On Election Day, Mr. Rauner won every county except Cook County, which encompasses Chicago. That evening, he giddily declared to his supporters: “This is our time. This is a transformational period. We will not accept the status quo. We are going in a new direction — the voters have spoken.”

The eye-popping sums continued to flow in the weeks that followed. On the last day of December, shortly before inauguration, Mr. Rauner, Mr. Griffin and Mr. Uihlein poured an additional $20 million into Mr. Rauner’s campaign committee. The money was intended to help Mr. Rauner beat back union pressure on state lawmakers during the legislative session ahead.

All told, the Griffin family’s contributions to Mr. Rauner through the end of 2014 came to $13.6 million — more than the combined sum donated to Mr. Quinn by 244 labor unions.

For Mr. Rauner, the election results affirmed his agenda to shrink government and make the state more friendly to business.

But voters seemed torn. Along with electing Mr. Rauner, they gave Democrats a supermajority in both houses of the legislature.

They also approved two advisory ballot measures. One proposed an increase in the state’s minimum wage, something Mr. Rauner had told a candidate forum he was “adamantly, adamantly against raising.” Another urged lawmakers to amend the Illinois Constitution to allow a millionaires-only income tax increase, something Mr. Rauner had campaigned against.

Mr. Rauner was undeterred. Immediately after taking office, he unveiled a strikingly ambitious policy agenda, one with a more ideological tinge than even some Republicans had expected.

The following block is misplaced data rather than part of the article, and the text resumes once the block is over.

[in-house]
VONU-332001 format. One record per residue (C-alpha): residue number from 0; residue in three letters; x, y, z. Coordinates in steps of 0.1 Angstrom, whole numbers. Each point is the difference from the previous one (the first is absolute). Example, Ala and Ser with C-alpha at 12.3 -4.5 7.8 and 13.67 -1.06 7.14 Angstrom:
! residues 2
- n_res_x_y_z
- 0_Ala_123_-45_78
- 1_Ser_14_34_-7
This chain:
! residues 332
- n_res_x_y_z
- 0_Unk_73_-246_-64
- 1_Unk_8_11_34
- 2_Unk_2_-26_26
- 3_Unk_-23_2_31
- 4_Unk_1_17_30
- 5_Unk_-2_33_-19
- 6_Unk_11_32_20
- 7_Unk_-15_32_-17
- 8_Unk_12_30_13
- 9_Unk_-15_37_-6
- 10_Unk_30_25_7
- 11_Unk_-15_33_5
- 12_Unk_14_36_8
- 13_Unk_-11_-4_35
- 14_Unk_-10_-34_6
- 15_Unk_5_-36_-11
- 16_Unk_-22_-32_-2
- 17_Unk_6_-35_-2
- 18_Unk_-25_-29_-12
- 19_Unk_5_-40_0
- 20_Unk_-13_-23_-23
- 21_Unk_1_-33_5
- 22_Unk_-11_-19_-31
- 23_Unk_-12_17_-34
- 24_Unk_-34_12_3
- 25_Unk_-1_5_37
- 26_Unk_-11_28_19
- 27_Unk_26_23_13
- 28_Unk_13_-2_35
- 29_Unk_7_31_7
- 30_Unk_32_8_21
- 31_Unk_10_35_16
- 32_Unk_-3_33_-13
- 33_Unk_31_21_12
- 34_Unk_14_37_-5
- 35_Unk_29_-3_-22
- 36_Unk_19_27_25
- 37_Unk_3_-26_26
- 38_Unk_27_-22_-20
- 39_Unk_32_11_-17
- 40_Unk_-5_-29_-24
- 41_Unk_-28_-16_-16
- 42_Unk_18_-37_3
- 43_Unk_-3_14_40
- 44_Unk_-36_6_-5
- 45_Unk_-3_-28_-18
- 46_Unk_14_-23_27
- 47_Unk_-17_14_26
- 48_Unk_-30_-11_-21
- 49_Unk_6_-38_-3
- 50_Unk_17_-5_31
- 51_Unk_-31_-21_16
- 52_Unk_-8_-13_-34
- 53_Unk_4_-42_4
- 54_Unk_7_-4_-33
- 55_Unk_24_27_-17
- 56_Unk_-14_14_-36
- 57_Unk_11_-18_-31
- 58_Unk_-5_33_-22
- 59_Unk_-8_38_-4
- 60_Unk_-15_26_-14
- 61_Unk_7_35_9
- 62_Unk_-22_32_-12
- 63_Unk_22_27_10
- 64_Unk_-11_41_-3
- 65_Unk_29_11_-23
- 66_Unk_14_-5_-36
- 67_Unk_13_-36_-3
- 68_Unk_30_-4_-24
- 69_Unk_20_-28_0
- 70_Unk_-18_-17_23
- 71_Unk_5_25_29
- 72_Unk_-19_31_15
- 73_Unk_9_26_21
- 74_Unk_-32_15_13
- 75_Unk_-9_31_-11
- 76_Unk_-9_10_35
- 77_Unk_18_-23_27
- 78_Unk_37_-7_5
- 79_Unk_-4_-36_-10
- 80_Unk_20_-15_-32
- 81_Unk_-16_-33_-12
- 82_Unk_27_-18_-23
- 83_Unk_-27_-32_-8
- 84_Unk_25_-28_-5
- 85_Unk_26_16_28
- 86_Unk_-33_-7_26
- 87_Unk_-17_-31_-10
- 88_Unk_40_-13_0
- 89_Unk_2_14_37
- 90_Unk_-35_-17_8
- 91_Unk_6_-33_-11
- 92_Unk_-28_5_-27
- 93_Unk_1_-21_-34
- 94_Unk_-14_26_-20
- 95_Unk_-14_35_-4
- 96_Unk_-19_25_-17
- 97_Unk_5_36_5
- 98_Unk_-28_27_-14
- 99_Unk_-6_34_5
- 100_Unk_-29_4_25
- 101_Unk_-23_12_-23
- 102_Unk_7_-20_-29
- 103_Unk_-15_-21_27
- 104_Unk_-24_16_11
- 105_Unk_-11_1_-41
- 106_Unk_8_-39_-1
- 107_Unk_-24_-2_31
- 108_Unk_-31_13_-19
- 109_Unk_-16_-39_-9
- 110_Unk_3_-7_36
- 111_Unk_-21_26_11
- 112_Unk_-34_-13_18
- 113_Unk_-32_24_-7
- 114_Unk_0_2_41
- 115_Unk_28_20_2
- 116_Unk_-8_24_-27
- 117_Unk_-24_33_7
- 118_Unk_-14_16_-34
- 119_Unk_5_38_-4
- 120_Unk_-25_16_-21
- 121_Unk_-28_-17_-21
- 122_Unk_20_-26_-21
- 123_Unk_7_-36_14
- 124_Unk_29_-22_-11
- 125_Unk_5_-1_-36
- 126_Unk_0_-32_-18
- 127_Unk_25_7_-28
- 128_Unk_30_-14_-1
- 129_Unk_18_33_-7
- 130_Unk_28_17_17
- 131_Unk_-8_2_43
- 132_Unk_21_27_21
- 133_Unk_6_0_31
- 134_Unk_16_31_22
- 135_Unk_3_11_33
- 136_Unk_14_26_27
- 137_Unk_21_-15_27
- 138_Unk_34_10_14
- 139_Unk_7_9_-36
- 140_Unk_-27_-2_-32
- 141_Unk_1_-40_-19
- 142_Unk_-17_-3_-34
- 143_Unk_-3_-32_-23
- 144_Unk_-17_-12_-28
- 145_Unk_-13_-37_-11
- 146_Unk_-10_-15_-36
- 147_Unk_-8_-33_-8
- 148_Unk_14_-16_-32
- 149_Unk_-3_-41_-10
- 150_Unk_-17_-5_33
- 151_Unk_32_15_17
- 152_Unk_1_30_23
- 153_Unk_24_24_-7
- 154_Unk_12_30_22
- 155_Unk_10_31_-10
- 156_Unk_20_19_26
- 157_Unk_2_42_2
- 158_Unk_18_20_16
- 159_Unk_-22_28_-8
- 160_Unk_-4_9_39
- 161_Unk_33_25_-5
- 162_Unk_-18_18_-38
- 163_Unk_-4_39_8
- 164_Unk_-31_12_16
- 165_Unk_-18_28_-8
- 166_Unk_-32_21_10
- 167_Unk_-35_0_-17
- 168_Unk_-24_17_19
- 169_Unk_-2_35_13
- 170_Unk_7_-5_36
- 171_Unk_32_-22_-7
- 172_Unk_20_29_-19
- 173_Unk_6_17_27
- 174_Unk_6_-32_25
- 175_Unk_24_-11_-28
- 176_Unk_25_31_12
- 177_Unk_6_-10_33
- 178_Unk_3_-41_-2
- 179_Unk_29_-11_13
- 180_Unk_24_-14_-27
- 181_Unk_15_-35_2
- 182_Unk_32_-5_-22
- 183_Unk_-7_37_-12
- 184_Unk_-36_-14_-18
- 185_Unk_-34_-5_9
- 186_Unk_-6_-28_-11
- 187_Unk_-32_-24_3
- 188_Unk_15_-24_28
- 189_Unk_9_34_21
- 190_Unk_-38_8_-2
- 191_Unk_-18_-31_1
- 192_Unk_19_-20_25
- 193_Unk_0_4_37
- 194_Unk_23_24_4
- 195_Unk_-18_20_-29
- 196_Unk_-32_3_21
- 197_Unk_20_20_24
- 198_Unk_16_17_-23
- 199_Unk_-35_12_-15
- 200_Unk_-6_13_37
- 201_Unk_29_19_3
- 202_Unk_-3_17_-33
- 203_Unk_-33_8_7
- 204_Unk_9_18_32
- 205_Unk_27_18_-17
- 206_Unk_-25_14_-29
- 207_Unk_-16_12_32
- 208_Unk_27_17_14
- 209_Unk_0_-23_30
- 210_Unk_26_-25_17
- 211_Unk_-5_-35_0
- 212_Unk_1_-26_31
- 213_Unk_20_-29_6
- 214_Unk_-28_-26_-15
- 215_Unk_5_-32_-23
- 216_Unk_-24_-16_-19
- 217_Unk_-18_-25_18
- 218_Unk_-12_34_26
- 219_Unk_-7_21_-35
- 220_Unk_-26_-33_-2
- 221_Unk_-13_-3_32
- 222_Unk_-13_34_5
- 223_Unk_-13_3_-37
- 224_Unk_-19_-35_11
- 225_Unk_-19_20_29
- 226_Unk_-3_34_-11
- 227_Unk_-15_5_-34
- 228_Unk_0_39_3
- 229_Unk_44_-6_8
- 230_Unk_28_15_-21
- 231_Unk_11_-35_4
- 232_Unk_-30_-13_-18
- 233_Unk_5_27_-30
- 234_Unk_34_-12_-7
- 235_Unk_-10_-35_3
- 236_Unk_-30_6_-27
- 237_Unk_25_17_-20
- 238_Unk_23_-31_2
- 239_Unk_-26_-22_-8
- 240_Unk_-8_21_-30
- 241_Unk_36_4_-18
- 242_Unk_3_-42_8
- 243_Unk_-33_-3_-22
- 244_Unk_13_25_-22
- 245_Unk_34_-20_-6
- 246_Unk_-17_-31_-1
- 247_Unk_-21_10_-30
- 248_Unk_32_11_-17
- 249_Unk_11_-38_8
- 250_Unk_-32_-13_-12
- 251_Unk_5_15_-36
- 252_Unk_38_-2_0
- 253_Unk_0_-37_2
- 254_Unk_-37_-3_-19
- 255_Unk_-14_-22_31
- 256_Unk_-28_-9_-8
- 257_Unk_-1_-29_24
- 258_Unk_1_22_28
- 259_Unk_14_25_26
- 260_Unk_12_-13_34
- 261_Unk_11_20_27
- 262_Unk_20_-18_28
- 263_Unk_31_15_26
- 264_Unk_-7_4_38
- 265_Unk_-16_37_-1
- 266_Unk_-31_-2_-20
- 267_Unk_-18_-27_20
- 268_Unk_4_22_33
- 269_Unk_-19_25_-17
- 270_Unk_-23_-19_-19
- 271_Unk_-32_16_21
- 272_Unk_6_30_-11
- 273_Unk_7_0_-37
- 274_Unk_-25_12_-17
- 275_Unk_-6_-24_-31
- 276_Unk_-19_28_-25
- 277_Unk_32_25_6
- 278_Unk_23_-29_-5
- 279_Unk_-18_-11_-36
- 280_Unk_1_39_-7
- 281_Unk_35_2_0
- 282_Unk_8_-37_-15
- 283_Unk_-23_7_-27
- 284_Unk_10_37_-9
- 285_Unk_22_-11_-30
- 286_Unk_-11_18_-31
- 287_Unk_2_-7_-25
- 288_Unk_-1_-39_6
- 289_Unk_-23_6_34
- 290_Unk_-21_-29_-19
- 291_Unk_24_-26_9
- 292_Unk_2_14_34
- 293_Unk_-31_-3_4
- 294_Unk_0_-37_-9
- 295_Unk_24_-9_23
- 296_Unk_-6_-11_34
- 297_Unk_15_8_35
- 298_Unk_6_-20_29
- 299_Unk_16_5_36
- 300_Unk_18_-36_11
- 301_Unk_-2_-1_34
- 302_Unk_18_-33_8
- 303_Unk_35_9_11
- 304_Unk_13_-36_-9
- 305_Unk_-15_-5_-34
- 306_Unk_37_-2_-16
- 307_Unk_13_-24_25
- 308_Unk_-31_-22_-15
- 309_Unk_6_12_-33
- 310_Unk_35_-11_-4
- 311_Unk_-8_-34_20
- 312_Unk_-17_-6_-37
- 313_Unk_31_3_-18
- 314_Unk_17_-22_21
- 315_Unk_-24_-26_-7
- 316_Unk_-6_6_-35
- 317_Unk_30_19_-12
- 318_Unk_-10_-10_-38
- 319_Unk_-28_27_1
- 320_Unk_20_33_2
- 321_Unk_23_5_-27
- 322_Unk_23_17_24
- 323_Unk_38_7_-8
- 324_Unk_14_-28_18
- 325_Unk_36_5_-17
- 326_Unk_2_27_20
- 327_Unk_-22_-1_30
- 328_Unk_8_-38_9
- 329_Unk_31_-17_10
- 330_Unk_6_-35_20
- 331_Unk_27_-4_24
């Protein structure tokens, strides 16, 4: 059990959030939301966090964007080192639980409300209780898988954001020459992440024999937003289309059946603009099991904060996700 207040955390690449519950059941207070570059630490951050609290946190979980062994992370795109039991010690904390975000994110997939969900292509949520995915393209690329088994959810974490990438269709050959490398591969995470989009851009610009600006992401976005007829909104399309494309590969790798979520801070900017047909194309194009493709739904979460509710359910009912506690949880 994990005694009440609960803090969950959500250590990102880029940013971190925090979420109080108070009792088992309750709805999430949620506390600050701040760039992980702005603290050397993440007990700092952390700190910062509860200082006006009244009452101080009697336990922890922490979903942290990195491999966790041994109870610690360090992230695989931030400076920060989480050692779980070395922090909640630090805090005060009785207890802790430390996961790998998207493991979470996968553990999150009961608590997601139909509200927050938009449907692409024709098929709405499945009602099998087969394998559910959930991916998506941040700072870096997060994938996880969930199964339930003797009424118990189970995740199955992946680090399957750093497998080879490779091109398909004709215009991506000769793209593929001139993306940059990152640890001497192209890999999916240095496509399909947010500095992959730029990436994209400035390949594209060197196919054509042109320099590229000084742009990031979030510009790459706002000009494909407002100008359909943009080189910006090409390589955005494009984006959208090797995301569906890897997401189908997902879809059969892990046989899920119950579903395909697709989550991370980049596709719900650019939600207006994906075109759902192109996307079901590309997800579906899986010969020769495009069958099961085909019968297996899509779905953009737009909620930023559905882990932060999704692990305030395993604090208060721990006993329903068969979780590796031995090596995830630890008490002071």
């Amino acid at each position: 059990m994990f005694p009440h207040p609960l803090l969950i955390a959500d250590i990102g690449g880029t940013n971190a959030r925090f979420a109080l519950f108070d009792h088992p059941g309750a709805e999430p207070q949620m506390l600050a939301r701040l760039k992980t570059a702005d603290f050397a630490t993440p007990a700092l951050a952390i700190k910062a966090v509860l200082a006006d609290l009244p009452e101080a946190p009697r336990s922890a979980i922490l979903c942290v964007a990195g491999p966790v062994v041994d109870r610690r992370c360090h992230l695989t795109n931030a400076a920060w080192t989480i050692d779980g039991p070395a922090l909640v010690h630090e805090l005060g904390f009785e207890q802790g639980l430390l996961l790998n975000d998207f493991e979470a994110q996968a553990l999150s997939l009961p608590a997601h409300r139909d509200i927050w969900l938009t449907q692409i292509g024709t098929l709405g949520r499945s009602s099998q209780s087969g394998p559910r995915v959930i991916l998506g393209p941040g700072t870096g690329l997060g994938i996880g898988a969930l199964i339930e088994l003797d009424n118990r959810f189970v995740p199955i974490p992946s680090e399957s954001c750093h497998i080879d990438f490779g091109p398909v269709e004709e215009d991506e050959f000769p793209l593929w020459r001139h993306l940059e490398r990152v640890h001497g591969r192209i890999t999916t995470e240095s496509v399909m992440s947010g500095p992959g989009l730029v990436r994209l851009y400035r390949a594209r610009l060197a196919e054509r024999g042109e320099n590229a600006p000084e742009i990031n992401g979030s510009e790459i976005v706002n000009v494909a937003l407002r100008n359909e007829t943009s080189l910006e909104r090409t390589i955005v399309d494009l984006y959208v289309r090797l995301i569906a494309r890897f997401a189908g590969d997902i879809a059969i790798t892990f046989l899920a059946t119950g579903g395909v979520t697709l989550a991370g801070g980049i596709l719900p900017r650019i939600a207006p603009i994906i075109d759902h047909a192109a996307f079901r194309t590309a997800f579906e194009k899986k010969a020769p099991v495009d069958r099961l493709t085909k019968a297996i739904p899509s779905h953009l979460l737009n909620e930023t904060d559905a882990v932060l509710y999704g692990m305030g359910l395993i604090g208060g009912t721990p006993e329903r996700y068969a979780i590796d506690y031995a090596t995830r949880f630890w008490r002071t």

Along with expected cuts to spending and property taxes, he proposed tort reform; local “right-to-work zones,” where union membership and dues would be voluntary; and a half-dozen constitutional amendments. He sought to bar public unions from making contributions to state lawmakers — state contractors are already barred — and in February issued an executive order prohibiting public employee unions from collecting mandatory fees from state workers who are not members.

Mr. Rauner and his supporters believed such changes were necessary to fix Illinois: Only by disempowering the unions and making the state more hospitable to business, they have argued, can revenue grow fast enough to fix its financial problems.

But despite voters’ deep unhappiness with the direction of the state under Mr. Rauner’s predecessor, they quickly soured on their new governor. Just two months into his term, Mr. Rauner found that his job approval rate was around 36 percent, according to a poll by the Paul Simon Public Policy Institute. Almost half of Illinois voters favored either tax increases or a combination of increases and spending cuts to fix the budget.

Mr. Rauner has since signaled he will discuss new revenues as part of a budget deal, but only if the legislature includes some of his union restrictions or other policy changes as part of the deal.

“I’ve been one who thought he misread his mandate,” said David Yepsen, the director of the Paul Simon Public Policy Institute. “People were ready for a change, but the emphasis on attacking the labor movement, that really poisoned the water here.”

The unexpected rift between Mr. Rauner and his constituents echoes a greater divide between the political views of the very wealthy and those of the broader public, one that has taken on new significance as the rich invest more time and money in politics.

The voters in Illinois should look to Wisconsin as the example of what the new, ultra-right Republican party brings: outlawed public...

Around the same time that Mr. Rauner began running for governor, a group of researchers based at Northwestern University published findings from the country’s first-ever representative survey of the richest one percent of Americans. The study, known as the Survey of Economically Successful Americans and the Common Good, canvassed a sample of the wealthy from the Chicago area. Those canvassed were granted anonymity to discuss their views candidly.